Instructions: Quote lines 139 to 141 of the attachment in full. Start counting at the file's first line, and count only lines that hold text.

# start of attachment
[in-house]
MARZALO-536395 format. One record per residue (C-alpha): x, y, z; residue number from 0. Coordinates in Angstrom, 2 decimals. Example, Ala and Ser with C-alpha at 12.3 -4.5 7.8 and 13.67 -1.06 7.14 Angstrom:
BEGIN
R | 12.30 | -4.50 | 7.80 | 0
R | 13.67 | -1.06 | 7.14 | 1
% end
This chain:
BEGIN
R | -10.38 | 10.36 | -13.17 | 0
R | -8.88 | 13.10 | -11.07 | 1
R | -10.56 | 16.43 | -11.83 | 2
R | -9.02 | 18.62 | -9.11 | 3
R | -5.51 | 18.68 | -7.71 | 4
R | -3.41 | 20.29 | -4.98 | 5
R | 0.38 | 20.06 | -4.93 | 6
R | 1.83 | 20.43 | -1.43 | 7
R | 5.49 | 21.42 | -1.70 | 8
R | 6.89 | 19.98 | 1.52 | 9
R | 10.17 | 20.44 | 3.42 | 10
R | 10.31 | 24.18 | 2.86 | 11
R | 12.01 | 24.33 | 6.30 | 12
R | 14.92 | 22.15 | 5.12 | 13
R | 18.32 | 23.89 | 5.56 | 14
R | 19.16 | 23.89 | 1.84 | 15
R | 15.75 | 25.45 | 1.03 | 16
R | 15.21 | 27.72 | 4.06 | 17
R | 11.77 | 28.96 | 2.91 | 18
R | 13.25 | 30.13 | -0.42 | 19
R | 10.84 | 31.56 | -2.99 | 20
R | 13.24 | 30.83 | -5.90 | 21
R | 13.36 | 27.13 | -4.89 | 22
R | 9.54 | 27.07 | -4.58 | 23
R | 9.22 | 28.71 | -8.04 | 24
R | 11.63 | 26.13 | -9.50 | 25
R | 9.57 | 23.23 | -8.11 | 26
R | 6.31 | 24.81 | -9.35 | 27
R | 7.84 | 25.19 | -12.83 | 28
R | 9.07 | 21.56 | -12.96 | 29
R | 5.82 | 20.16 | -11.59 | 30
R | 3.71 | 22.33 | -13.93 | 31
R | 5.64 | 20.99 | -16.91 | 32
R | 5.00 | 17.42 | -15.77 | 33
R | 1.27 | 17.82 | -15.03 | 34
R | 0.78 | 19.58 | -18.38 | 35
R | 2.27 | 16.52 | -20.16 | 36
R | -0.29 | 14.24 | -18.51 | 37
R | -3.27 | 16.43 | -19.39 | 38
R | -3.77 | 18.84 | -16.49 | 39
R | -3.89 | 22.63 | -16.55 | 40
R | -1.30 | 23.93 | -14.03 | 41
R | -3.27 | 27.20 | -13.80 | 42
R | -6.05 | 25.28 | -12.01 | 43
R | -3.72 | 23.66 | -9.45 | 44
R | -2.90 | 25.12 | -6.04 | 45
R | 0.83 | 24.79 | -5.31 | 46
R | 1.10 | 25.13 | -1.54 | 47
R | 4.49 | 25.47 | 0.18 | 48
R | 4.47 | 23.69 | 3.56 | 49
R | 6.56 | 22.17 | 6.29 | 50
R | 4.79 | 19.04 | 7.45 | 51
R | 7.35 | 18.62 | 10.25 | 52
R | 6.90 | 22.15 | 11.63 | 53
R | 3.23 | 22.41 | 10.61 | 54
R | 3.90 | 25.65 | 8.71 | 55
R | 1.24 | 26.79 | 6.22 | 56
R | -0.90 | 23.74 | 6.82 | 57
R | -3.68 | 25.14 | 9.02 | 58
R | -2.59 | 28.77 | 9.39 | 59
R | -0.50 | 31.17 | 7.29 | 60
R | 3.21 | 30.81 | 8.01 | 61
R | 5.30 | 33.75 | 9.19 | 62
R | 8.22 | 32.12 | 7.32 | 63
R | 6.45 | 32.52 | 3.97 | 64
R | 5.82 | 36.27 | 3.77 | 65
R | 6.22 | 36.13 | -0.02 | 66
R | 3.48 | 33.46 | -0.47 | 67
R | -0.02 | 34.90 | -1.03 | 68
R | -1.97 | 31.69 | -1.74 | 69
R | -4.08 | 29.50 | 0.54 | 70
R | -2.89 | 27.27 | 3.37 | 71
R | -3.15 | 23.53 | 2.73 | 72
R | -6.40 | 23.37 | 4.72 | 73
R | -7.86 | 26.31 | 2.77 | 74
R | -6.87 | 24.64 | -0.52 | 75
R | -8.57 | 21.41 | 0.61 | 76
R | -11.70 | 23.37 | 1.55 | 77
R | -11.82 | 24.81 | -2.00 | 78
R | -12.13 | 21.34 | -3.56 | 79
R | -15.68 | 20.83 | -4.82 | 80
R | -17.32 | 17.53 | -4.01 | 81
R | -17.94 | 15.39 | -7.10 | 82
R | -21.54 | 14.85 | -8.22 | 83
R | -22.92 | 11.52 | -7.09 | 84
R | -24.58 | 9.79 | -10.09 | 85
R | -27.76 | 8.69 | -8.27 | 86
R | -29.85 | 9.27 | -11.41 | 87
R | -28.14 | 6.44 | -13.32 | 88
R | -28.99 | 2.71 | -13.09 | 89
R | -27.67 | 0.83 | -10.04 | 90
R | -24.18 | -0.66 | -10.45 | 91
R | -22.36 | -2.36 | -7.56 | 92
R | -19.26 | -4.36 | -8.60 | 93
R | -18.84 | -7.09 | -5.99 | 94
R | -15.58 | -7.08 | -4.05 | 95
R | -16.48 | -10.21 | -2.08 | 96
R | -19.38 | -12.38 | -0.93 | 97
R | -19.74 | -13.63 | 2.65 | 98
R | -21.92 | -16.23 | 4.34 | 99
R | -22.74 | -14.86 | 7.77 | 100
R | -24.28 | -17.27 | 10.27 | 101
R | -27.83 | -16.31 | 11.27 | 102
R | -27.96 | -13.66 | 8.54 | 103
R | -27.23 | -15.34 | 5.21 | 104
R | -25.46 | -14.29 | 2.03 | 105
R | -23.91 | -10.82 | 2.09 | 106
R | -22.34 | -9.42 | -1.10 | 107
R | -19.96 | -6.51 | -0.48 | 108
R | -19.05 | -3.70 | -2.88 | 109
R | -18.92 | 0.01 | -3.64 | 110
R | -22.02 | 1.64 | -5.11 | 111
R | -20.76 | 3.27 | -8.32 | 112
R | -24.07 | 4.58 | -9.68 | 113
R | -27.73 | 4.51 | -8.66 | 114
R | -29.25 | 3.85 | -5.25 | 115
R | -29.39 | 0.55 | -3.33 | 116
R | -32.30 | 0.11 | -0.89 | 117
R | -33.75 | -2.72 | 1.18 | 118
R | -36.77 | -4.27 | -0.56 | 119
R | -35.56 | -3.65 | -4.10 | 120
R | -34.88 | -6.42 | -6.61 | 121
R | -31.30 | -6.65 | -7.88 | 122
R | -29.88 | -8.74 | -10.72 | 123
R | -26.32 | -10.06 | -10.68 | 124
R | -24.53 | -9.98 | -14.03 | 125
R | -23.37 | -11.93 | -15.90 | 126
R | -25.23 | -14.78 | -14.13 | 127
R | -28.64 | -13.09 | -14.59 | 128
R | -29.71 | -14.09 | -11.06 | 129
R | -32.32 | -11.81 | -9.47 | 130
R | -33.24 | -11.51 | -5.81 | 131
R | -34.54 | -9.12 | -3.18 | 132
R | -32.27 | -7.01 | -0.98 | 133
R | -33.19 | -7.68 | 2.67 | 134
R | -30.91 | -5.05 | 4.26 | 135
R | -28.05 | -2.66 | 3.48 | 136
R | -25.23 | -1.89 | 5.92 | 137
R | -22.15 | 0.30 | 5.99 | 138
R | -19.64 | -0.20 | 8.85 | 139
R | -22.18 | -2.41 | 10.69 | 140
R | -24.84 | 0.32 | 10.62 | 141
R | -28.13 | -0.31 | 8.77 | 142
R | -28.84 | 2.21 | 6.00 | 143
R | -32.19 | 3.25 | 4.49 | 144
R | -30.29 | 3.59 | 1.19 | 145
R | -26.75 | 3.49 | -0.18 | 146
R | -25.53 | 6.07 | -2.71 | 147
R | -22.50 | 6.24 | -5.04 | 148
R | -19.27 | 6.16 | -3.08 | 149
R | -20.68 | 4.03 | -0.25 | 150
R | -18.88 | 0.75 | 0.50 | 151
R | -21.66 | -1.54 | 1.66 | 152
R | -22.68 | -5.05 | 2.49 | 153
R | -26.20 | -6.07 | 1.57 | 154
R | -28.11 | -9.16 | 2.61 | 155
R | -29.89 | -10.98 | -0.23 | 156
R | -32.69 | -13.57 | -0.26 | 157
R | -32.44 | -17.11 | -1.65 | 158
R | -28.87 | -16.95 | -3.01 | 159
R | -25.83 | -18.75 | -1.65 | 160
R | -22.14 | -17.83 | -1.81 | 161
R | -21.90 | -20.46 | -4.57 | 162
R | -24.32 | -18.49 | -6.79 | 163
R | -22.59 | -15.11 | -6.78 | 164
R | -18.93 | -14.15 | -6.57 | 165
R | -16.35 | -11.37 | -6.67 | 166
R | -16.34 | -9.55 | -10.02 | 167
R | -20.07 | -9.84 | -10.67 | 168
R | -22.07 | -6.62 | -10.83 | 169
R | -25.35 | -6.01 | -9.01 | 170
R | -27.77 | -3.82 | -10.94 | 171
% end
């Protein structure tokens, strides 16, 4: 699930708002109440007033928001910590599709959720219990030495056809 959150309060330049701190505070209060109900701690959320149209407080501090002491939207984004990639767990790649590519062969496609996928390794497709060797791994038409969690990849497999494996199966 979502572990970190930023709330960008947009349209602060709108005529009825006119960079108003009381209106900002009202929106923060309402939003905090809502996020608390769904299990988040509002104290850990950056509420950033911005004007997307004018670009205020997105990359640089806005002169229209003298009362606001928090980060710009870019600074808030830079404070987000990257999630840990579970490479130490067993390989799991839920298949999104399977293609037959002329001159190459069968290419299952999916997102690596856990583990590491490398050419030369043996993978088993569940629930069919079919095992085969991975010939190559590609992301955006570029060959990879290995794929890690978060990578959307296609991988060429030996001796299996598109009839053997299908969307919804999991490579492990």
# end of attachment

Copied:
R | -32.32 | -11.81 | -9.47 | 130
R | -33.24 | -11.51 | -5.81 | 131
R | -34.54 | -9.12 | -3.18 | 132